numbers are drawn off from the established church. Indeed they who are decidedly Calvinists in judgment seldom introduce their principles very prominently, except ‘among such as are already gained to their side: for if, going into villages, and among those who are strangers to the peculiar doctrines of Calvinism, instead of shewing men their need of repentance, faith, renewing grace, forgiveness, in short, of the salvation of Christ, and urgently pressing them to accept of it; they should begin with predestination, election, nonelection, and topics of this kind; they would not only act unscripturally, but would be left in empty rooms. Since those whom they proselyte, by preaching familiarly and zealously the simpler parts of Christianity, could not at present receive these doctrines, and would almost universally revolt against them. How far the general interests of real Christianity suffer by this, I am not prepared to say; but the church of England is in no small danger, not so much from the active hostility of Calvinists, as from the zealous exertions and evangelical tenets of men who, however they may be thought inferior in all other respects, are certainly more earnest and active and intent in preaching, and in “teaching from house to house,” than the parochial clergy in general are; and from these exertions being left to their full scope by the negligence of the clergy.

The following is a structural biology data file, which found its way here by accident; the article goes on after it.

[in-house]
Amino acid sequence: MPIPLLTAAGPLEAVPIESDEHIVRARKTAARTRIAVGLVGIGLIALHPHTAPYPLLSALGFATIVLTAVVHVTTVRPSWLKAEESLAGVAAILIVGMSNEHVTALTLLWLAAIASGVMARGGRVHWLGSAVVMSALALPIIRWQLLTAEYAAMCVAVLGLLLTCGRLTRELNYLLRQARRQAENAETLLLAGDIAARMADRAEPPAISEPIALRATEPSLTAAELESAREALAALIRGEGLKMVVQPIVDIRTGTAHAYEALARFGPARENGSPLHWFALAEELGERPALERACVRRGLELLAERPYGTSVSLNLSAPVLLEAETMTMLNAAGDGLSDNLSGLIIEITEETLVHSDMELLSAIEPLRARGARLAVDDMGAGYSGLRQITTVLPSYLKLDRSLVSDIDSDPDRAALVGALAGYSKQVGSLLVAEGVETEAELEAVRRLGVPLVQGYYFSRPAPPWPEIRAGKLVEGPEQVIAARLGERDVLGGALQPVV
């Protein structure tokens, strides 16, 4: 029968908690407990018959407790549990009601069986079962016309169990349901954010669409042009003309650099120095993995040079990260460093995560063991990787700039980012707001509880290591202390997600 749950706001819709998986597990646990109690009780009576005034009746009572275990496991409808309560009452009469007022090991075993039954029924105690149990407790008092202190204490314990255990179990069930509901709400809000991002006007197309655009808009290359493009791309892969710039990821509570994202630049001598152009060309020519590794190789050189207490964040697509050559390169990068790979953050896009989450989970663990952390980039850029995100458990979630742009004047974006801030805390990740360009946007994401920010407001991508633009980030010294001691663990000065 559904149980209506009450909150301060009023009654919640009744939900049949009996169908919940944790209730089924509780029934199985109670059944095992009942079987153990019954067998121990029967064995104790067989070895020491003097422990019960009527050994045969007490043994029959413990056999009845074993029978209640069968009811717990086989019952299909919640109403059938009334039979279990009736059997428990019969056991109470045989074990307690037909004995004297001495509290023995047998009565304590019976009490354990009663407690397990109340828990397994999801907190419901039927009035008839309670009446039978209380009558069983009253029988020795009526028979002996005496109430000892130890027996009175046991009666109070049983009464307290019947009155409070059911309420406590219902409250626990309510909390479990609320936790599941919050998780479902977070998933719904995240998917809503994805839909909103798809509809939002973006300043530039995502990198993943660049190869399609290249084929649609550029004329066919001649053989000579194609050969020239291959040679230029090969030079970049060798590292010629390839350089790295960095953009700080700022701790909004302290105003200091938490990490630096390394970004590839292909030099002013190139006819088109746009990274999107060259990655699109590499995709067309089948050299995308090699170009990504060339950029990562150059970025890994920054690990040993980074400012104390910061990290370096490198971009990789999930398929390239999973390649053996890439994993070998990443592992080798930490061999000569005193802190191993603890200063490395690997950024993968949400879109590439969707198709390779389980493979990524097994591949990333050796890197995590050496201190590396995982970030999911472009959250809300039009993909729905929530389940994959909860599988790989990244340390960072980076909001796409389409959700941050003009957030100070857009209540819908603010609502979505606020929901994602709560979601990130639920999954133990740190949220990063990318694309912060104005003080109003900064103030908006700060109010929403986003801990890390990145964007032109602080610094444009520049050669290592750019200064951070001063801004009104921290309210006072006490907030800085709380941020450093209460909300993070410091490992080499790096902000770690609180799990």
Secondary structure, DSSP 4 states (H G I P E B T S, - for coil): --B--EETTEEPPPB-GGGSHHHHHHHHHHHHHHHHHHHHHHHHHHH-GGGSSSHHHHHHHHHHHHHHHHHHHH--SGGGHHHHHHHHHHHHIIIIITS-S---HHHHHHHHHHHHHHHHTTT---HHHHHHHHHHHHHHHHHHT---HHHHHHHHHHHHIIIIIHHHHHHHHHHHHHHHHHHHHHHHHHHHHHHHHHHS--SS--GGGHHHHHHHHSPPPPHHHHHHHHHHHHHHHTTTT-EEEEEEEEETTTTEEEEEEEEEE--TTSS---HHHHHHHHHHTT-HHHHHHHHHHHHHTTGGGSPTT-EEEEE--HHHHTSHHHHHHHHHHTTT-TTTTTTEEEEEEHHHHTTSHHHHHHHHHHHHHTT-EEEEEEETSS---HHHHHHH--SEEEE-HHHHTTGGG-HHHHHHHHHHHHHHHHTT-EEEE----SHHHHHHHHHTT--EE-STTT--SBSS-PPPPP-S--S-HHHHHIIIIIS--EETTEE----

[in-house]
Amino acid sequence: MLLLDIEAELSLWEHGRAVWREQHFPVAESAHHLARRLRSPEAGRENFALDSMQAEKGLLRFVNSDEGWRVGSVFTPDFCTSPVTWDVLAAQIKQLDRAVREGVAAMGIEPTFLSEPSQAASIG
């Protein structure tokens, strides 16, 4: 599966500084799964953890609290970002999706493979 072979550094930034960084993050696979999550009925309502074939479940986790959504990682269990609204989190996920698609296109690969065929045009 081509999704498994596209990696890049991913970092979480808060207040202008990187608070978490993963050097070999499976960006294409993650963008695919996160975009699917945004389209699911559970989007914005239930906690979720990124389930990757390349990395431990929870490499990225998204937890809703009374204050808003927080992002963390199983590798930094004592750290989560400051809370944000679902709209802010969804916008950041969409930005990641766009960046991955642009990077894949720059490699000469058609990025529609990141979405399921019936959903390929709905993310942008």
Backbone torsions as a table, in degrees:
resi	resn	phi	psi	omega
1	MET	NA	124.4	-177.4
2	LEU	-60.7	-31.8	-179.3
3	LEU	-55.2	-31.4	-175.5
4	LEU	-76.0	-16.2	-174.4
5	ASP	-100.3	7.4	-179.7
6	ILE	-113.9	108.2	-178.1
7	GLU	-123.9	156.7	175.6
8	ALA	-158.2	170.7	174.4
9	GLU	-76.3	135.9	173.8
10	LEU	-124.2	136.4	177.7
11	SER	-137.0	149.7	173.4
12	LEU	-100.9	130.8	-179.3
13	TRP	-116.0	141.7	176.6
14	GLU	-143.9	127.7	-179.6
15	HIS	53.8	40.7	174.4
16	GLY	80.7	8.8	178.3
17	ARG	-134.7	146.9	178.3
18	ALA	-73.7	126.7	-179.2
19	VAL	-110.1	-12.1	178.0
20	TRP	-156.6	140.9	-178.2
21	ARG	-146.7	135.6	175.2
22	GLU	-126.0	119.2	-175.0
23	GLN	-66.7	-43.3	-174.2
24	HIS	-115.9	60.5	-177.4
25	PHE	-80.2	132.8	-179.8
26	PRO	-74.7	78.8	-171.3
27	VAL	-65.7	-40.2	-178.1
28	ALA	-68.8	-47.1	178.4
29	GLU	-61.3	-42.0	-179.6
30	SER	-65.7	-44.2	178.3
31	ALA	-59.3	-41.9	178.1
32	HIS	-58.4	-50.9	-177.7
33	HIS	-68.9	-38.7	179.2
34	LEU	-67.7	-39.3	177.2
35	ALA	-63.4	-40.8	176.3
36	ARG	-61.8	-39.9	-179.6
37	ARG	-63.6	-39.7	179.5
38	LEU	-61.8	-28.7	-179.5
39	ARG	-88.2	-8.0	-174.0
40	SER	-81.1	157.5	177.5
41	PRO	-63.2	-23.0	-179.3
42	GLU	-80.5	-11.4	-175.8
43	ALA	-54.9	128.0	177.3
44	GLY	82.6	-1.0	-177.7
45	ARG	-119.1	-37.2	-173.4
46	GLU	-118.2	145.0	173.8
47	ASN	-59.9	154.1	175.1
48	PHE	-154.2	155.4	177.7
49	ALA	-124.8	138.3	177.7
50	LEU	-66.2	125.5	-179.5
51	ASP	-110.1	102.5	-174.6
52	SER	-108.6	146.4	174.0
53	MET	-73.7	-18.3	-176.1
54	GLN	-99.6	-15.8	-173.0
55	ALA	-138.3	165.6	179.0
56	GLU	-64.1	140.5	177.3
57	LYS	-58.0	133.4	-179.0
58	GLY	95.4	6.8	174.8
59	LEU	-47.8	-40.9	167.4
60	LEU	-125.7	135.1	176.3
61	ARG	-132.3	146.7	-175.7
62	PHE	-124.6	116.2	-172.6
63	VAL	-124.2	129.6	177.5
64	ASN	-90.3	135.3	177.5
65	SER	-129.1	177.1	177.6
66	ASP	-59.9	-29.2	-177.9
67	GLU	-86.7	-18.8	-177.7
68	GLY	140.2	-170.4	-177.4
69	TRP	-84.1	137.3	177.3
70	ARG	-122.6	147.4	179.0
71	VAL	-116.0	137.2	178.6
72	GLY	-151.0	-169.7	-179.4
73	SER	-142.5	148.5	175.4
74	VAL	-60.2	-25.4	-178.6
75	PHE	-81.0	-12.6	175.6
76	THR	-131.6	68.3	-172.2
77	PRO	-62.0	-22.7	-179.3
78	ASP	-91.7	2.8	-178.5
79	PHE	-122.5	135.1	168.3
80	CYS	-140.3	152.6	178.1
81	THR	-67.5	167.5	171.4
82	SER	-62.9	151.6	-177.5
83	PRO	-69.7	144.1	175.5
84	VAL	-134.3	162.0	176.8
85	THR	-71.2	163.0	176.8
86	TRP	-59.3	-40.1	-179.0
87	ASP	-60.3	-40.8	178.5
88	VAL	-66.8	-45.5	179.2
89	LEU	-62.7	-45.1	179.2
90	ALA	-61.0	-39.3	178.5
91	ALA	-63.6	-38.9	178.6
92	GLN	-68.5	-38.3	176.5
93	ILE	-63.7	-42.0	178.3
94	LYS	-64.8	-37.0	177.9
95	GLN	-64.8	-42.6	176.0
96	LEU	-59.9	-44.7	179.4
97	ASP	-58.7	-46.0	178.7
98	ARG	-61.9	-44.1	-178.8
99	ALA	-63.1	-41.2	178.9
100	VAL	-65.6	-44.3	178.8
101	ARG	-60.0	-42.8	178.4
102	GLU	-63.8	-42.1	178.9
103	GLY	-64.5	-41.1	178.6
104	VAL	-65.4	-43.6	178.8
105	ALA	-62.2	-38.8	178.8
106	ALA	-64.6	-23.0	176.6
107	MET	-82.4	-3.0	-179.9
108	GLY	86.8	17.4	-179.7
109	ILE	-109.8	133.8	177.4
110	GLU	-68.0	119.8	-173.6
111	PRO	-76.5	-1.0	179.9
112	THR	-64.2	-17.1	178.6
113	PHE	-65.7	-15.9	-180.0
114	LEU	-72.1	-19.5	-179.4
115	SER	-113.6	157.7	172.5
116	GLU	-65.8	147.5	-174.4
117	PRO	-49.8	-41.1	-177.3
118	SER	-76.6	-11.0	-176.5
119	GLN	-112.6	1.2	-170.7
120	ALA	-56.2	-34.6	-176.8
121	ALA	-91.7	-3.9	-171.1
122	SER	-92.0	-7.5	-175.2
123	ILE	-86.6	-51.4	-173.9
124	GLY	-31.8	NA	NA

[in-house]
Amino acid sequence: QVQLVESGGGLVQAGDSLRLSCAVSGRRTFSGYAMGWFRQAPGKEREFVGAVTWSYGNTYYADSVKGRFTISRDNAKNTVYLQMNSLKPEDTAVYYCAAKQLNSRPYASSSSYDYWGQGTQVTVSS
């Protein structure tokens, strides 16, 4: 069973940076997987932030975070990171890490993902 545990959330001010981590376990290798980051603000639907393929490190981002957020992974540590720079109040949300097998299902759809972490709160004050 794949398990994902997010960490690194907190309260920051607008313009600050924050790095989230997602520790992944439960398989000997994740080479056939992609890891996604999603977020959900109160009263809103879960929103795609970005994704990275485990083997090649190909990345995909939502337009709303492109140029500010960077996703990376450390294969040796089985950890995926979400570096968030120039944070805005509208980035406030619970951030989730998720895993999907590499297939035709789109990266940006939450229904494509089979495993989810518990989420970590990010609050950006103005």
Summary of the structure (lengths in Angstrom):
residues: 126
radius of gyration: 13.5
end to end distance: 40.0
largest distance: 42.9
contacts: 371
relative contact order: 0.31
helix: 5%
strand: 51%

‘Let the parochial clergy, by persevering zeal, combined with knowledge, and tempered by cha‘rity, be instant in their endeavours to heal the • divisions which rend the church of Christ. Let
*them labour to understand and set forth the
gospel in its original purity; not by dwelling 'on a few detached passages, which have been, and ever will be, the subjects of controversy, when considered without reference to the general tenor of scripture, or the peculiar circum